what caused the failures in America’s COVID response were things that scientists aren’t typically taught to think about during our training: war, political collapse, urbanization, climate change, and, of course, an aggressive antiscience movement...antiscience is one of the biggest threats to humanity, on par with a nuclear weapon: “Antiscience is right up there with things that we build a lot of infrastructure to wall off, like nuclear proliferation, global terrorism, and cyberattacks. We need to do the same with antiscience. We have to treat it just as seriously, and do something about the anti-vaccine groups beyond just amplifying the (science-based) message.” (kindle loc 2157-2179)

There's a little bit of everything: history of pandemics with lessons from 1918, a discussion of how quarantine could have been a little more effective, and even an analysis of the more effective Canadian response. There's also very sobering analysis of how little money the CDC had:

Between 2002 and 2017, the CDC’s core emergency preparedness funding was cut by over 30 percent, or $273 million.11 Insufficient funding has also meant public health labs have been understaffed or shut down, which resulted in painful effects when COVID arrived...the cost to prepare for a pandemic would be a few dollars per citizen—about $30, or the cost of a couple movie tickets. We could have vaccine platforms ready to roll, virus hunters like Wolfe in the field, robust surveillance, and a strong public health infrastructure. None of that seemed important until it became the only thing that is important. (kindle loc 2302-2311)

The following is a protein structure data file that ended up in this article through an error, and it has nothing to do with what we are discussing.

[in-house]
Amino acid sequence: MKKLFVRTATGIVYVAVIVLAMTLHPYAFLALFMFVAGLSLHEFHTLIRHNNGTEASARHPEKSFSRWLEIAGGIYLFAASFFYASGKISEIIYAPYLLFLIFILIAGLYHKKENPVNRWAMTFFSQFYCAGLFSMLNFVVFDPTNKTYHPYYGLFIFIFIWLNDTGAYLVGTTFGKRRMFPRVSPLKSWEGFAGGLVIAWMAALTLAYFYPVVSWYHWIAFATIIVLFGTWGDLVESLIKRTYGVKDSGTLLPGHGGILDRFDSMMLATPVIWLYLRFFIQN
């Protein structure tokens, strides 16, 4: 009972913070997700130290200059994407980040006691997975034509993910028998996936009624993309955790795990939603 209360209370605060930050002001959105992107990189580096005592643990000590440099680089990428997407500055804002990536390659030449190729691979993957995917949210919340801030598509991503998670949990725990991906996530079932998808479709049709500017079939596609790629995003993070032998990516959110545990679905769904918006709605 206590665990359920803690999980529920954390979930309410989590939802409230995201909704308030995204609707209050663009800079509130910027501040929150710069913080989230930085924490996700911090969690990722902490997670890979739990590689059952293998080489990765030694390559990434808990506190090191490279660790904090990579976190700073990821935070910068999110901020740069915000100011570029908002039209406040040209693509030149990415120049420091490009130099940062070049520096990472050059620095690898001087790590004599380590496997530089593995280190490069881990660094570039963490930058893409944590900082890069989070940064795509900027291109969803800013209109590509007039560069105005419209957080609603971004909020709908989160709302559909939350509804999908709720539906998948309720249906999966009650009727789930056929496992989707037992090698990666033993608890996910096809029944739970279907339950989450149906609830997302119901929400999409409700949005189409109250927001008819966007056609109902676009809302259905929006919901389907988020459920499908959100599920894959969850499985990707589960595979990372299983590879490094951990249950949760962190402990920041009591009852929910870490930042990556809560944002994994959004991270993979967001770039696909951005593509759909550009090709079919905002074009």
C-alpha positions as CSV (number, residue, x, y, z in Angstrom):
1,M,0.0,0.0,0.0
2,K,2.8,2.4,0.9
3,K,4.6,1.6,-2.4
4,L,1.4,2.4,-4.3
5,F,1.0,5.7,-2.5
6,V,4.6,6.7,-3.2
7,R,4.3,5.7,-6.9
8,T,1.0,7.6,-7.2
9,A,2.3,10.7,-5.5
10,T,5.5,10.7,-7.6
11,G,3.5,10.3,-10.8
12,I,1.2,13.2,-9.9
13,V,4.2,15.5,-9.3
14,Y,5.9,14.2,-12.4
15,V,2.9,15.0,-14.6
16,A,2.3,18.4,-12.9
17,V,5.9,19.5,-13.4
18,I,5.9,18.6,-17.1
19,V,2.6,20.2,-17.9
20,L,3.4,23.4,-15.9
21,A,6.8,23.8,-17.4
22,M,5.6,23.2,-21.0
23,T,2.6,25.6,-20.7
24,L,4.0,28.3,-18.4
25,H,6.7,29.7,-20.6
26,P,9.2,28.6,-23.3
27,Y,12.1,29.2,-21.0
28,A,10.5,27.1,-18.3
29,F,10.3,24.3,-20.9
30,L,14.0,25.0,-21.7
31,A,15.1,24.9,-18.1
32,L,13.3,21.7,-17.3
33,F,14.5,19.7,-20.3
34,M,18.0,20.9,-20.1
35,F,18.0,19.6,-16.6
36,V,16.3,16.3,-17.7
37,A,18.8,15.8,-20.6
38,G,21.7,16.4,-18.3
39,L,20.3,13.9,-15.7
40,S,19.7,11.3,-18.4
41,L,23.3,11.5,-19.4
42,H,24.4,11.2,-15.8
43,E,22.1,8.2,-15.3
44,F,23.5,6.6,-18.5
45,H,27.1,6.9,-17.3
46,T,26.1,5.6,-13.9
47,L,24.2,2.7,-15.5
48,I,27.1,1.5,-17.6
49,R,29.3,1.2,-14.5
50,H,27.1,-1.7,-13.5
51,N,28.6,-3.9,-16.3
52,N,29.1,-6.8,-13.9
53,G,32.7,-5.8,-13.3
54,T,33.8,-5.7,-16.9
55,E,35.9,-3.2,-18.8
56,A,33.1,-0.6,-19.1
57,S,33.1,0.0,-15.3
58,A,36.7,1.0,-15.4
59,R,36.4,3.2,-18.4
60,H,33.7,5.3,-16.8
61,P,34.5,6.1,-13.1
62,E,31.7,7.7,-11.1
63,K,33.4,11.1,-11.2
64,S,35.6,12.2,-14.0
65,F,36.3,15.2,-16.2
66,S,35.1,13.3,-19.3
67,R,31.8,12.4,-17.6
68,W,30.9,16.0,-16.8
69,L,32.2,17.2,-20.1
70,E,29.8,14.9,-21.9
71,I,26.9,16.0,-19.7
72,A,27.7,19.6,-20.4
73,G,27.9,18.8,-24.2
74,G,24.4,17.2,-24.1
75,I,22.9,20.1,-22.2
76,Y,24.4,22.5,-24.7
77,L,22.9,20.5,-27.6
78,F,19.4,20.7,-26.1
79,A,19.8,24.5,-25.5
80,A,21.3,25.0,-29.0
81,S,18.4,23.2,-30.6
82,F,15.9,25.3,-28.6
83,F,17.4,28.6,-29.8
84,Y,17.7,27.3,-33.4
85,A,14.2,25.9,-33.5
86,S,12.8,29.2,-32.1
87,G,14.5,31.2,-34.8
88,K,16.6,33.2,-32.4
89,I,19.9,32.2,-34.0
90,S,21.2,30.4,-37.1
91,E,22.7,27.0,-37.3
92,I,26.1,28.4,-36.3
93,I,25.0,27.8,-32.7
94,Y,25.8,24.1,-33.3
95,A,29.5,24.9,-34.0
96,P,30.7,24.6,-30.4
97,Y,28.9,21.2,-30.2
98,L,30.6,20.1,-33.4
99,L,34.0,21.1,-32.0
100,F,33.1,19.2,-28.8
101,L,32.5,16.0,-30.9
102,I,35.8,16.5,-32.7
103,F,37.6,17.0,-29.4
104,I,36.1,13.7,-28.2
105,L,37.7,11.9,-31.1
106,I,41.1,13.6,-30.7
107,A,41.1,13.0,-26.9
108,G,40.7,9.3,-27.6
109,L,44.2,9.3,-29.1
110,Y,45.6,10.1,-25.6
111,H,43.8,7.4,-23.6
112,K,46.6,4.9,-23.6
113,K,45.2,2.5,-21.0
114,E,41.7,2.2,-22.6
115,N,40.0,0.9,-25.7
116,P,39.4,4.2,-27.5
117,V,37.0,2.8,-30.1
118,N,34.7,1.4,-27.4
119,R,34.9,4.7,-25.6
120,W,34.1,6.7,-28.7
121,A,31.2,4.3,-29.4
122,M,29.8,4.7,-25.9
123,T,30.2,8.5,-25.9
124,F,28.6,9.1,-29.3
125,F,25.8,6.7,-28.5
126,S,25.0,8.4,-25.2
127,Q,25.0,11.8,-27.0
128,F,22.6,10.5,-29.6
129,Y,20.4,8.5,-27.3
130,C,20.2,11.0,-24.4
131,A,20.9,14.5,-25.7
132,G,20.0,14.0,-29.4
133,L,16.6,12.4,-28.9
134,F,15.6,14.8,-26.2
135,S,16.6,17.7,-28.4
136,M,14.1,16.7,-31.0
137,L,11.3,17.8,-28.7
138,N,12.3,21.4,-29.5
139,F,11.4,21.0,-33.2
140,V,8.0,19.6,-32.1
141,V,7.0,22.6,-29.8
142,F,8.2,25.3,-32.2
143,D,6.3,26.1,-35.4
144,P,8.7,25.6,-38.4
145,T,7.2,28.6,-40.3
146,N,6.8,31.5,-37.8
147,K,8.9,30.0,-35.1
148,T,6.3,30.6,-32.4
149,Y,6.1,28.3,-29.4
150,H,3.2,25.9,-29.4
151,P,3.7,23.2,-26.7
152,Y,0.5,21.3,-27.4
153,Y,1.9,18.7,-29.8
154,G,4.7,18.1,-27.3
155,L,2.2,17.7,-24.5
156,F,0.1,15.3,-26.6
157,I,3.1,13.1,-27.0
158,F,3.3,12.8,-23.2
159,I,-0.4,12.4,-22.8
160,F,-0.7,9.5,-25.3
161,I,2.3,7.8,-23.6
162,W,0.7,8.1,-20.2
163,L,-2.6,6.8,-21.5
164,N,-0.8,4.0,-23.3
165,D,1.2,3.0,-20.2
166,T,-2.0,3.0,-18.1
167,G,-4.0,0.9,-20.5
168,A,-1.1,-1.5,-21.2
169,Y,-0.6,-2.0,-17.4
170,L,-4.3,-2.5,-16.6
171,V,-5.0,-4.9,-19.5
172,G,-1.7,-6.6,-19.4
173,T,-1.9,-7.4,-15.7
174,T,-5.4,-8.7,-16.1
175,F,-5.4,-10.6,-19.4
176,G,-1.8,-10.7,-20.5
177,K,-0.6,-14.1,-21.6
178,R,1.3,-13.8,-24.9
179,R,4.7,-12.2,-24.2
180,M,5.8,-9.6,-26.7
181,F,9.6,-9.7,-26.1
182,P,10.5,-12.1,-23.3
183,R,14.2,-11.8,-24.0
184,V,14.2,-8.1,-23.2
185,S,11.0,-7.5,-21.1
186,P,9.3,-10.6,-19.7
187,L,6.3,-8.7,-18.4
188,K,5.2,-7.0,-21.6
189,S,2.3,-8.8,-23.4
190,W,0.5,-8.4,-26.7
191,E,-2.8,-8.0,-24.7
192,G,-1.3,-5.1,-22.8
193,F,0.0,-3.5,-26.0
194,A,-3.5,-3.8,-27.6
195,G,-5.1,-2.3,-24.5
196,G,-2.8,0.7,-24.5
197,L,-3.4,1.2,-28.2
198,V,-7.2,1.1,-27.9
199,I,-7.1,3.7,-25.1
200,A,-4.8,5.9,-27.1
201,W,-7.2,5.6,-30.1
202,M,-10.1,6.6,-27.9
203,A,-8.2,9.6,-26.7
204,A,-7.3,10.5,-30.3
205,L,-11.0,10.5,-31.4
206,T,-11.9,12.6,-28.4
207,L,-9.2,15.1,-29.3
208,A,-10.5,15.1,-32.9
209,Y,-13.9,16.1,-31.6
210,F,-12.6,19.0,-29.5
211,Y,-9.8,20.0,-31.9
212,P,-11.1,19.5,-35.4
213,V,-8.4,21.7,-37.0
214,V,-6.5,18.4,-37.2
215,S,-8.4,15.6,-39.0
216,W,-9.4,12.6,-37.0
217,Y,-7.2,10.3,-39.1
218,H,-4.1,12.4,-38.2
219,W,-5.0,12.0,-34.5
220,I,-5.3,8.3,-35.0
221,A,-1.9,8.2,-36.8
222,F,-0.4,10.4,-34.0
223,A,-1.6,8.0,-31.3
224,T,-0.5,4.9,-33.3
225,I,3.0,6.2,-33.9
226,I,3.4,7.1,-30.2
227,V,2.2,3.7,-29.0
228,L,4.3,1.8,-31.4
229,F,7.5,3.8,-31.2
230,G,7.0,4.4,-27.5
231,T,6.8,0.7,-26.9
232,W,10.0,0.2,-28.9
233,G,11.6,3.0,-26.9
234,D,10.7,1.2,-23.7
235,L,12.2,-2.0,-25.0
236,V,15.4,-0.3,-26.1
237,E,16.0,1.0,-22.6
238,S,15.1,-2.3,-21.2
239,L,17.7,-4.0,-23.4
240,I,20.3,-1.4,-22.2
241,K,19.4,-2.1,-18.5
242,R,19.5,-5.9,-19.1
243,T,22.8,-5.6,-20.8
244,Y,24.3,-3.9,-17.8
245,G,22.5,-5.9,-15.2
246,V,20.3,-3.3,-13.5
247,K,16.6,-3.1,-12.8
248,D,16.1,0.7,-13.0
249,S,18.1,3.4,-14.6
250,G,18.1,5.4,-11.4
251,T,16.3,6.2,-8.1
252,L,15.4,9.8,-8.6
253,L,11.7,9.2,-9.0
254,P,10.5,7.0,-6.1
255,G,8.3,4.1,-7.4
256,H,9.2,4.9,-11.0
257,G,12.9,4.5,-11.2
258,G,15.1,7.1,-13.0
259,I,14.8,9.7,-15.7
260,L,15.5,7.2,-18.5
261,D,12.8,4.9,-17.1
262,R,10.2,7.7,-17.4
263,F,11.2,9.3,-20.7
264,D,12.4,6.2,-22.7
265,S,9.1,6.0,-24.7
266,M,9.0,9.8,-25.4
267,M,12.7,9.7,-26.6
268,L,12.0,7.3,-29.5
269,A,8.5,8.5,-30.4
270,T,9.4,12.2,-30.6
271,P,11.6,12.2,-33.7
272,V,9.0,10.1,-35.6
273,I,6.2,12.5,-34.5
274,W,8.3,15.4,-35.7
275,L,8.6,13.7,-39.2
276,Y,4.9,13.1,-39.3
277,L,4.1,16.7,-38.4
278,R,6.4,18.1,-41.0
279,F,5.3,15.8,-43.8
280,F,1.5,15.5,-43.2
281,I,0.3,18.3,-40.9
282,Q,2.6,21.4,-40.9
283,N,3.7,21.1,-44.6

What's even sadder (and which the very optimistic Dr Gupta doesn't mention) is that many of the public health tools that were available have been recently rolled back, with the net result that rather than providing a wake-up call to American society as to how unprepared we are for pandemics, the politicization of the pandemic has made things worse.

My biggest criticism of the book (which admittedly isn't very big), is that Gupta buys big into the "personal responsibility" piece of healthcare, telling the reader to set clear boundaries on work (ha!) and take time to exercise, eat well, and otherwise take care of yourself. The problem with those prescriptions is that as he himself noted, many of the obesity epidemics in the USA happen in food deserts, and happen to people who are in poverty or who are minorities living in food deserts, or all of the above!  But maybe people who fall into those categories aren't likely to be reading this book either.